ARFID Eating Disorder Therapy in Edinburgh

At Edinburgh Therapy Service, we are specialists in eating disorders, including ARFID (avoidant/restrictive food intake disorder). We offer specialised therapy utilizing evidence-based treatments, with a primary focus on cognitive-behavioural therapy (CBT). Our dedicated approach is designed to empower individuals facing ARFID challenges and guide them toward improved relationships with food and overall well-being.

What is ARFID (Avoidant/Restrictive Food Intake Disorder)?

Avoidant Restrictive Food Intake Disorder (ARFID) is a complex and relatively lesser-known eating disorder characterised by a severe and persistent avoidance or restriction of certain foods, textures, colours, or smells, leading to nutritional deficiencies and impairment in daily functioning. Unlike other eating disorders, ARFID’s focus is not on body image or weight, but rather on the avoidance of specific foods due to sensory sensitivities, fears of adverse reactions, or lack of interest in food.


People with ARFID exhibit a range of symptoms, including limited food preferences, avoidance of entire food groups, extreme sensitivity to food textures or smells, and difficulties in trying new foods. These behaviours often result in inadequate caloric intake, which can lead to weight loss, nutritional deficiencies, and compromised physical and psychological well-being. ARFID primarily affects children and adolescents, although it can persist into adulthood.


Genetic factors, sensory sensitivities, and early feeding experiences play a role in its development. Traumatic experiences like choking incidents or aversive food-related events can contribute to the development of strong aversions towards certain foods. Additionally, those with anxiety disorders or neurodevelopmental conditions like autism spectrum disorder are more susceptible to ARFID.


The prospect of recovery for people with ARFID varies depending on the severity of the disorder, the presence of underlying psychological conditions, and the willingness to engage in treatment. Early intervention is crucial, as ARFID can have significant physical and psychological consequences if left untreated. Treatment approaches may include nutritional counselling, exposure therapy to gradually increase food acceptance, cognitive-behavioural therapy to address fears and anxieties related to eating, and sensory-based interventions.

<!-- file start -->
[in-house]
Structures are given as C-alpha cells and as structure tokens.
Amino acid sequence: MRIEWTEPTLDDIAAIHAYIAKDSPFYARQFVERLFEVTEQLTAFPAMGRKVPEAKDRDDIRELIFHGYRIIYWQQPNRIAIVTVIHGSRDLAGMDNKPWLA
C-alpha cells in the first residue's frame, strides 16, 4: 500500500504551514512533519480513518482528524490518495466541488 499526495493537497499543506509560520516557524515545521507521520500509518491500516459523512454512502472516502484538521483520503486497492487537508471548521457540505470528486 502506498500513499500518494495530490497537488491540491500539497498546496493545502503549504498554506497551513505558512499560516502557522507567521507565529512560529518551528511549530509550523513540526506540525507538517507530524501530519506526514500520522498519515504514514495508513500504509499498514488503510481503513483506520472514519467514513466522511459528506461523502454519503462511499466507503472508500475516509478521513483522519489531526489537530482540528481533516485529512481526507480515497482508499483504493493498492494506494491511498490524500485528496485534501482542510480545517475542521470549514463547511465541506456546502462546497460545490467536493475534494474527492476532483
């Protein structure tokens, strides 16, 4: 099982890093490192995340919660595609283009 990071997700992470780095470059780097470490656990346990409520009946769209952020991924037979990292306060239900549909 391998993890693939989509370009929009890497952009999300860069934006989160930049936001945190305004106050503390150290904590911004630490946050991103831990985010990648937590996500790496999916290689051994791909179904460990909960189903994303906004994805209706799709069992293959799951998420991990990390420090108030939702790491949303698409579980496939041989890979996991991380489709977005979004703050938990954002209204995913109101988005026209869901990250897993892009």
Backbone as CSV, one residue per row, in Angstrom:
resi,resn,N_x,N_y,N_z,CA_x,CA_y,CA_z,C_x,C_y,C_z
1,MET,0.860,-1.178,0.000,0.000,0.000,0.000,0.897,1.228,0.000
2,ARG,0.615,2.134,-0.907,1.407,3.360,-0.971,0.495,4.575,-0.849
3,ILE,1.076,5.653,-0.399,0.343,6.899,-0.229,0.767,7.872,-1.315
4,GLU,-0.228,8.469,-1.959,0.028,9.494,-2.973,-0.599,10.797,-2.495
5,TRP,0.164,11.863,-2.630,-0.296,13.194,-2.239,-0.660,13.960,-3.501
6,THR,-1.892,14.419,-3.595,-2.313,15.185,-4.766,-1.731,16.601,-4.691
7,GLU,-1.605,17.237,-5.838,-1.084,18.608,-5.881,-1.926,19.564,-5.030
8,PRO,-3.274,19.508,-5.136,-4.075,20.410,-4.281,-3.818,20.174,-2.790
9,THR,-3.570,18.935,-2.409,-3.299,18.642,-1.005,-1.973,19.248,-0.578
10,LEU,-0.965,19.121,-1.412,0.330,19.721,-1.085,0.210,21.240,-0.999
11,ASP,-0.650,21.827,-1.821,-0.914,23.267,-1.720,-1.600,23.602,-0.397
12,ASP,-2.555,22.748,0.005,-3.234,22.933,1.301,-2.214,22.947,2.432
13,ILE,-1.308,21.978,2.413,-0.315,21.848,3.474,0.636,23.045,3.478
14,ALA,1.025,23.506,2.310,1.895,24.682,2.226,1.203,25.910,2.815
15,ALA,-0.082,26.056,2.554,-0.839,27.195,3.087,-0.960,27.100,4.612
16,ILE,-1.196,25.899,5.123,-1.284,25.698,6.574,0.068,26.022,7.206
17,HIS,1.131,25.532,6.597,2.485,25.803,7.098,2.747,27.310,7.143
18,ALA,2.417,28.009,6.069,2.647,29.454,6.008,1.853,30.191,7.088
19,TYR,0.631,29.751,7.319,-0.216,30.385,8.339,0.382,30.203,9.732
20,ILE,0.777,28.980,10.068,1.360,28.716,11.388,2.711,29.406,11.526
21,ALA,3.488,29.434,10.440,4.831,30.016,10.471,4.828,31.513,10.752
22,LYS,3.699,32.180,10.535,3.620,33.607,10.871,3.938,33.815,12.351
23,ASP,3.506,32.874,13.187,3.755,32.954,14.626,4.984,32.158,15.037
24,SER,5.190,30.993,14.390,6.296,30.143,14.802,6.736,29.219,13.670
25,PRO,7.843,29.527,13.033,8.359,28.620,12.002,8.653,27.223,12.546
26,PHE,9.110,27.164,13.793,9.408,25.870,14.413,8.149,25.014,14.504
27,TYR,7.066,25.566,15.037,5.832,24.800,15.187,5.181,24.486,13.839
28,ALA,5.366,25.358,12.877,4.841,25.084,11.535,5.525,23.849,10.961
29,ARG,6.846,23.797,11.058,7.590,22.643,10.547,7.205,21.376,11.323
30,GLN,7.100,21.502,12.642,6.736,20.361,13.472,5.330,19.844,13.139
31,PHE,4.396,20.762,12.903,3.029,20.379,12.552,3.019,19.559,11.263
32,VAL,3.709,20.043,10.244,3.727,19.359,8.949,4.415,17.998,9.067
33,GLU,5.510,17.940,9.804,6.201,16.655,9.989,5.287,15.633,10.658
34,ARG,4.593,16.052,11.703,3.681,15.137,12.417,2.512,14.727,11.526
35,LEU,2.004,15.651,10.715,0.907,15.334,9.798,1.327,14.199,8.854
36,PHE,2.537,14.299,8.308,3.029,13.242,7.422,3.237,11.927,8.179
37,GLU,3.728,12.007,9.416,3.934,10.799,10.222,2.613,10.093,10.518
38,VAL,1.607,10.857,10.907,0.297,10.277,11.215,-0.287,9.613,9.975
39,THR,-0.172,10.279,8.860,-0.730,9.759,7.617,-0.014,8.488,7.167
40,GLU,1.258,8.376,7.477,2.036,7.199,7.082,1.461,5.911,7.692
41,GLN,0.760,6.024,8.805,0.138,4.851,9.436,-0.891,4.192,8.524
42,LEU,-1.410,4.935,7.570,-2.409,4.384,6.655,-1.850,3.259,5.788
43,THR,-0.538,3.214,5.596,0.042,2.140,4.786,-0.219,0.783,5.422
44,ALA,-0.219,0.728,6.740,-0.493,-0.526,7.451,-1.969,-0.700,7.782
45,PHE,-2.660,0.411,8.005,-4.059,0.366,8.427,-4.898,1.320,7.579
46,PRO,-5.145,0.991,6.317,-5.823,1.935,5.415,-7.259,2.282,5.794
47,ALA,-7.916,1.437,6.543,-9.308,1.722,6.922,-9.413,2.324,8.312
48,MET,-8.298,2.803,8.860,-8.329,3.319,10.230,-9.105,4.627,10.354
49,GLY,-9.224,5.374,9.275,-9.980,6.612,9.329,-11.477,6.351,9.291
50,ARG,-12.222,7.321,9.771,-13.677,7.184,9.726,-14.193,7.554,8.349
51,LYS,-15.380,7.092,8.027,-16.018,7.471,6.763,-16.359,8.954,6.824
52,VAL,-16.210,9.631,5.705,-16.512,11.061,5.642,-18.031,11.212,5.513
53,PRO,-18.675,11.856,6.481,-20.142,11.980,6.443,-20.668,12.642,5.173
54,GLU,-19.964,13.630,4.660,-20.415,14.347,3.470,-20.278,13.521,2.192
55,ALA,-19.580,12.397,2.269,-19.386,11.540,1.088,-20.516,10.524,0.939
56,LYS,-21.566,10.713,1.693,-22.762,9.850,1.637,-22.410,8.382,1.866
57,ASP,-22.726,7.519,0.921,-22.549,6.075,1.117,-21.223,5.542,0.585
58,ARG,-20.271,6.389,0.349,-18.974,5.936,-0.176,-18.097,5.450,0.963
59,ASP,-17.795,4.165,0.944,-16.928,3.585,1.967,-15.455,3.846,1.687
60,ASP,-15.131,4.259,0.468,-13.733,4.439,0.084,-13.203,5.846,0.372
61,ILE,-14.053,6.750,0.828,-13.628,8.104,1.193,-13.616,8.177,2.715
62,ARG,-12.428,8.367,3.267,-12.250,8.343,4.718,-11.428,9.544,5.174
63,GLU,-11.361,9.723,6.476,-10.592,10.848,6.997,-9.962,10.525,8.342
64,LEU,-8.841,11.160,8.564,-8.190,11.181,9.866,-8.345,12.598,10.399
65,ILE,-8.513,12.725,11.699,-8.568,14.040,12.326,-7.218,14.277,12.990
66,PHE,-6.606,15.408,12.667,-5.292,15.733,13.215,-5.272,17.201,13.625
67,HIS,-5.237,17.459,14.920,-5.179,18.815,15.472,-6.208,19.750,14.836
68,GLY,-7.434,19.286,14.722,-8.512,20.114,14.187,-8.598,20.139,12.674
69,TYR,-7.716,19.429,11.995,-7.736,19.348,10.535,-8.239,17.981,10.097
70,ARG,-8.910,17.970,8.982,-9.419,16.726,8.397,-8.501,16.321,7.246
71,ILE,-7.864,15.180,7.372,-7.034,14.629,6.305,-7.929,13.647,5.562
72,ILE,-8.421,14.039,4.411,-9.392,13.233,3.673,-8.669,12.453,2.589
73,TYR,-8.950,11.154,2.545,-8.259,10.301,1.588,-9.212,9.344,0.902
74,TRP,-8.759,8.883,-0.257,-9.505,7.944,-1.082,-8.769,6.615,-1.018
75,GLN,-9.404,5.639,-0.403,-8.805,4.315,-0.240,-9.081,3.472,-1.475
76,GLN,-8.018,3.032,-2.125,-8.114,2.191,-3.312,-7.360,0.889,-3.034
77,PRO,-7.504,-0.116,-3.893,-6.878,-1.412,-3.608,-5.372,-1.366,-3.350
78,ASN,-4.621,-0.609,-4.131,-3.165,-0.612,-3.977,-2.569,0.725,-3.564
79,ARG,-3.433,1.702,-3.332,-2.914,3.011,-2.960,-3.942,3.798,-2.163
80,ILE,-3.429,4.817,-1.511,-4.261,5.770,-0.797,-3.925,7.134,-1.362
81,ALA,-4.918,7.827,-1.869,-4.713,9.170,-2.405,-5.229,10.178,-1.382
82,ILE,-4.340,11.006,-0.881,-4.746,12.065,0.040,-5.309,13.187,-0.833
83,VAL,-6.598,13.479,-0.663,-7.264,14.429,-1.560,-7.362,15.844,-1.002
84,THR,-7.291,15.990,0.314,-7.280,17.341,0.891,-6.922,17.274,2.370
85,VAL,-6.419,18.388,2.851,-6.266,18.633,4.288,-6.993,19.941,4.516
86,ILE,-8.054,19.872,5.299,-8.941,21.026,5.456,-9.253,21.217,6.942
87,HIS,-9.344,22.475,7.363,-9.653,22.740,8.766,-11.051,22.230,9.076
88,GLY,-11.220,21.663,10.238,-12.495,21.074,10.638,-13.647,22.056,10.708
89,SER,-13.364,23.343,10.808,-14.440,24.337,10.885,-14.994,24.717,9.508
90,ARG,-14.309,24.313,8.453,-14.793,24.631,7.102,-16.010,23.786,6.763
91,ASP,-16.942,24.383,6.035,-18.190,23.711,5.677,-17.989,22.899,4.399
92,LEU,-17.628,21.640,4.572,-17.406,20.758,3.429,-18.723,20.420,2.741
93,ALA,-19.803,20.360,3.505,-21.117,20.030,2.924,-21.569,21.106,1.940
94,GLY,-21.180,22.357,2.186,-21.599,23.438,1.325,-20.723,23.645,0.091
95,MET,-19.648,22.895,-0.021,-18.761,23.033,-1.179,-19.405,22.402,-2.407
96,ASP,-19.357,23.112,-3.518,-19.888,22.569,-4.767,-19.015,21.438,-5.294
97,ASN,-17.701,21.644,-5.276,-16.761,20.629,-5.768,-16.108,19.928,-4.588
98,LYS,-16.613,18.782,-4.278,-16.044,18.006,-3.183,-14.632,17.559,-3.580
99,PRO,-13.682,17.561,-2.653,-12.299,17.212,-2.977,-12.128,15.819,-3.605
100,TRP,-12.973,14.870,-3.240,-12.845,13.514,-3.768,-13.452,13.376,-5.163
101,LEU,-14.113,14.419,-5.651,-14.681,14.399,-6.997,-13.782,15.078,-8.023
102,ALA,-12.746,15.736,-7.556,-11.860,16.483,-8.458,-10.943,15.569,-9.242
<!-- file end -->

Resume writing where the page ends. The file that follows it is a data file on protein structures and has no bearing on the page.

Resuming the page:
With proper support, individuals with ARFID can learn to expand their food preferences, manage their anxiety, and develop healthier eating habits. However, it’s important to recognize that the recovery journey may be gradual and can vary from person to person.

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Types of ARFID

ARFID mainly presents in three main subtypes:


Sensory-based: Individuals in this subtype experience extreme sensitivities to certain textures, colours, smells, or tastes of foods. These sensitivities can trigger aversions that lead to restricted eating patterns.


Aversions due to trauma: Traumatic incidents involving food, such as choking episodes, can lead to strong aversions. Individuals in this subtype avoid foods that were present during the traumatic event.


Lack of interest/desire: Individuals in this subtype have little interest or desire to eat. They often don’t experience hunger cues and may skip meals or eat very small portions.

When to seek help for ARFID?

Seeking help for ARFID is essential to prevent the worsening of symptoms, nutritional deficiencies, and the potential negative impact on physical and mental health. If you or someone you know is exhibiting signs of ARFID, it’s important to consider seeking professional assistance in the following situations:


Persistent avoidance of foods: If someone constantly avoids certain foods, textures, or entire food groups due to sensory sensitivities, fears of adverse reactions, or aversions, it’s a potential sign of ARFID.


Weight loss or poor growth: Noticeable weight loss or poor growth, especially in children and adolescents, can be indicative of ARFID’s impact on nutritional intake.


Psychological distress: If avoiding certain foods or situations related to eating causes significant distress, anxiety, or impaired daily functioning.


Lack of improvement: If attempts to address ARFID on your own, or through general encouragement, have not led to improvements in eating behaviours.


Coexisting conditions: If there are coexisting conditions such as anxiety disorders, autism spectrum disorder, or sensory sensitivities, these can increase the complexity of ARFID and warrant professional attention.


Concerns about nutritional health: If there are concerns about meeting nutritional requirements, maintaining a healthy weight, or preventing nutrient deficiencies.


Family distress: If ARFID is causing stress and tension within the family.

Therapy for ARFID

While research on ARFID is still evolving, cognitive-behavioral therapy (CBT) has been used as a primary evidence-based approach to treat this disorder. CBT for ARFID typically involves gradual exposure to feared or avoided foods, along with addressing the underlying anxiety or sensory sensitivities related to food.


The goal is to gradually expand food acceptance, reduce anxiety related to eating, and improve overall nutritional and psychological well-being.

Our approach to ARFID therapy